The team received another unwelcome surprise when the Gogden elders informed Lindgren that the expedition was subject to an ancient Tibetan tradition known as ula. Under the rule, they said, traveling parties are obliged to change porters at every village. They politely said they wouldn't let the expedition move until Lindgren and Allardice relented, but there was a steely threat of physical intimidation behind the ultimatum. The porters from Pe, though, figured they had been contracted to accompany the expedition all the way through to the end of the trip and were expecting to be paid in full regardless.
There was an afternoon of meetings at one end of a pasture, some of the head porters sitting in a tight circle in feverish negotiations with Allardice and Lindgren. Finally the younger porters got impatient, pushed aside the elders, and demanded to be paid right away.
Allardice said, "Police," and made a handcuff motion. Dustin Lindgren pointed at faces and gestured as if to write down their names. Furious shouts went up. When translator Tsawong took out his porter book to look up the names of ringleaders, the hotheads lost it and the whole crowd surged forward. Punches flew, and everybody was yelling. The porters, most of them armed with knives and machetes, had become a mob.
Desperate to head off disaster, Lindgren got on the satellite phone and called the Chinese liaison who had obtained our permits and arranged our overland travel. "Our lives are in danger here," he said. "They're threatening our lives." He asked the liaison to speak to one of the headmen from Pe, and the two talked for quite a while, with the phone cutting out several times.
It was a low point for Lindgren. The portage had taken its toll, he was exhausted, he'd lost weight. Now this.
Allardice was measured. "Scott, is it worth it, keeping up this talking?"
Lindgren made the decision. "Right now, we have no option except to pay them what they want," he said.
So he paid, $9,000 more than the original bargain. With a bitter taste he hired 38 new porters from Gogden, and the expedition moved on.
EVERY EXPEDITION KAYAKER has the same nightmare: paddling to a point of no exit. A river with no shoreline is a one-way street. Once walled in, with only death drops below, there is no way out or back. At high flows, a river like this exhibits a unique and deadly hydrology. Water deflects off the walls and piles on top of other water, creating a gradient toward the center of the channel as well as downstream. So a kayaker trying to get to one side has to actually paddle upstream. Shore eddies become surging boils of water that can dome up and reject a boater just as he tries to break in.
The lower Tsangpo had become such a river. The flood had simply erased the rocky bank that had been the paddlers' margin of safe conduct in the Upper Gorge, leaving behind only scoured bedrock. As we hiked out of Gogden, the river revealed itself now and then, thrashing wildly against the gouged walls—with no takeouts in sight. It began to dawn on the paddlers that the Lower Gorge had almost certainly become unrunnable.
Over another snowy pass and down into tropical forest, to a cluster of houses on the lip of the gorge: the village of PayŸ. From here we could look straight up the river, S-turning through sheer jungled walls and slides thousands of feet high. At every bend were thundering river-wide features, waterfalls, and ledges, all hemmed in by a 30-stories-high band of bedrock. Lindgren shook his head. "PayŸ to Luku is out of the question. We'll take a look upstream." The paddlers scouted. They spent a day in two teams, one dropping to the river straight below PayŸ, the other hiking upstream through the S-turn to look for river access and scouting possibilities. It didn't look good.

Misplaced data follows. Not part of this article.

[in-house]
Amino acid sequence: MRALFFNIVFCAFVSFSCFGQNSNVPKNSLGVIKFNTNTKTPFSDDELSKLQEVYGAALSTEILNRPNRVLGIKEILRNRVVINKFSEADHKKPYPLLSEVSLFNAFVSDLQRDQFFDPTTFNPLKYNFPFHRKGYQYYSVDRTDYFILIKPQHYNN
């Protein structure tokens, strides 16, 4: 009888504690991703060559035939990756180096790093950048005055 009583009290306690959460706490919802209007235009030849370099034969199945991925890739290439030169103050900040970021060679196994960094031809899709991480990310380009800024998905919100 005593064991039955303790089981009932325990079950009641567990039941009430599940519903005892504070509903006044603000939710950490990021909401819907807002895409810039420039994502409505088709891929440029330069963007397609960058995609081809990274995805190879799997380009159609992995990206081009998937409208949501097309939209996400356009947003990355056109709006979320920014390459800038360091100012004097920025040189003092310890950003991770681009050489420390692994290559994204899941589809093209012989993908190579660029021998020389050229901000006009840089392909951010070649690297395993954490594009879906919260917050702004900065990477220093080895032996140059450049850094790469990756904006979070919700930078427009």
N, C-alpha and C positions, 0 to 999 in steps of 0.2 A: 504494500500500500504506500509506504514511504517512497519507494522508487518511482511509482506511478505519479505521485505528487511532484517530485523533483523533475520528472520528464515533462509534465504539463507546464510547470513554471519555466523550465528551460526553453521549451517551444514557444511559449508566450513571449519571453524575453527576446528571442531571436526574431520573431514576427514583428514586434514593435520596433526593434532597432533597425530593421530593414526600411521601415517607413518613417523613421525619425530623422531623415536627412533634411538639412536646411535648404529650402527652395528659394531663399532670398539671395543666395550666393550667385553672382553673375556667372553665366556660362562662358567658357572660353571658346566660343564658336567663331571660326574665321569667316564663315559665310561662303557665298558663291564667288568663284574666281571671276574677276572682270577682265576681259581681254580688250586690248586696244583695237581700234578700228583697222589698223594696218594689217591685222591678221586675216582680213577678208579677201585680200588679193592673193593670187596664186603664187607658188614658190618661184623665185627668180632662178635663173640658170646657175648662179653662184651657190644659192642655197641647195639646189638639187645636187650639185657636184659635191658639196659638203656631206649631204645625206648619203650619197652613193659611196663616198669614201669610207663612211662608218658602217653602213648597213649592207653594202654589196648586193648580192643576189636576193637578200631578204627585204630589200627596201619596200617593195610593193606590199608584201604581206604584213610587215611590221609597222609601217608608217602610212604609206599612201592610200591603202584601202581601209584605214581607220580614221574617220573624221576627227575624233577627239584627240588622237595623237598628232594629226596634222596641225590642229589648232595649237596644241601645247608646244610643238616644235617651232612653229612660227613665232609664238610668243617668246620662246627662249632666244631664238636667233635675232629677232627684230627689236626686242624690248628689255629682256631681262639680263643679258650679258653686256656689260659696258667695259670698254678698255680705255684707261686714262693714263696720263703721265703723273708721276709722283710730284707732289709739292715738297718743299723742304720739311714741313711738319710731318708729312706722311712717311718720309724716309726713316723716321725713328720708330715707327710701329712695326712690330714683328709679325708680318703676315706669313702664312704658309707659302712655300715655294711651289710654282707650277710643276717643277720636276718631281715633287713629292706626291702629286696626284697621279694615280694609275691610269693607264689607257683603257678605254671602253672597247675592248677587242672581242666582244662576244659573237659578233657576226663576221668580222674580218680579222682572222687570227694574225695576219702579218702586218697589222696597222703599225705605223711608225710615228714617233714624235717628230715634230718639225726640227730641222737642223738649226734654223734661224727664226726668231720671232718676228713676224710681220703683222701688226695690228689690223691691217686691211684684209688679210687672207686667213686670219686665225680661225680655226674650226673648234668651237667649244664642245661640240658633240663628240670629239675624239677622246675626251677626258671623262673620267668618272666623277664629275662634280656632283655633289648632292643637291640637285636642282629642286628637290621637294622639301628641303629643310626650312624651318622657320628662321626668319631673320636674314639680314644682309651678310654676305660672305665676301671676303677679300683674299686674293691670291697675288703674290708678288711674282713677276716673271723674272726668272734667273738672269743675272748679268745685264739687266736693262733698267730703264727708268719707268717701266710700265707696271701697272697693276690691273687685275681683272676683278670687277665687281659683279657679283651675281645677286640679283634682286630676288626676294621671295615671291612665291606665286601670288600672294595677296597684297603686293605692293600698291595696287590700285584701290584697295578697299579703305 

Meanwhile, despite the volume of snow we'd encountered up high, Storm, Allardice, Sheppard, Dustin Lindgren, two Sherpas, and two Tibetan guides decided to take their chances on an audacious side-expedition: They'd try to climb over Senchen La and drop to Hidden Falls. While the rest of the expedition continued upstream toward the top of the Great Bend, this small party headed straight up the side of the gorge. They said they'd be perhaps five days behind the rest. For the first time, the team was splitting up.
Lindgren still hoped that at least a piece of river below the confluence of the Po Tsangpo could be tackled by the kayakers. After another reconnaissance, Lindgren's group at last came back down to the Tsangpo and camped on a smooth beach of fine white sand tucked among huge boulders. The river rushed and heaved by.
"It's a different river," Lindgren said, "pretty big."
A run from the confluence to PayŸ was only about eight river miles, but Fisher guessed the flow tearing past here was 25,000 cubic feet per second, almost twice the current of the Upper Gorge. There were big drops just downstream, with no likely place to pull out and portage. The satellite maps were now useless for gauging rapids and planning a route.
At our final camp, in the village of Tsachu, perched high on a ridge above the river, the seven paddlers conferred. Lindgren said, "As far as I'm concerned we're all wearing gold medals right now." He asked the paddlers for a show of hands: Who was willing to call it quits? Seven arms went up.
The river had asserted itself. It had radically changed, and it humbled the paddlers. Lindgren had made it clear from the start that they'd take no blind chances. They'd gotten this far, and he wasn't going to leave behind any dead.
They'd been the first to descend the Tsangpo's great prize—the fabled Upper Gorge. Now they brought the expedition to a close with a first descent of a nine-mile section of the Po Tsangpo. Then they paddled through the confluence and down the Yarlung Tsangpo a few miles, around the apex of the Great Bend. The next day the Hidden Falls crew arrived in camp, triumphant. They had reached the falls and Andrew Sheppard had rappelled right to the brink, to a point where no one had ever stood. Then, like the radical mountain man that he is, he had free-climbed to the very edge of Rainbow Falls.
We stayed a week in Tsachu. Flocks of dark cranes were migrating northward, and at night their frayed, disembodied cries fell out of the dark. Curious villagers gathered at our camp and told us that something unutterably sad was soon to unfold in Tsachu and PayŸ and all the other hamlets around the Great Bend. The Chinese-controlled government had told them that in the spring these ancient villages would be depopulated, that the residents would be relocated to new towns and farmland outside the gorge. There were rumors of a national park—or a huge hydroelectric project.
No one will live here anymore? we asked. They shook their heads.
We hiked out of the Po Tsangpo to the Lhasa-Chengdu highway. It felt like the end of more than just an expedition. If the news was true, Mönpa hunters would no longer haunt the high trails, replenishing prayer flags as they went. There would be only the cries of cranes flying over, and the wind, and the unceasing sound of the great river. The wind would whip the white flags and take their inked prayers, little by little, into the gorge, until they were washed clean.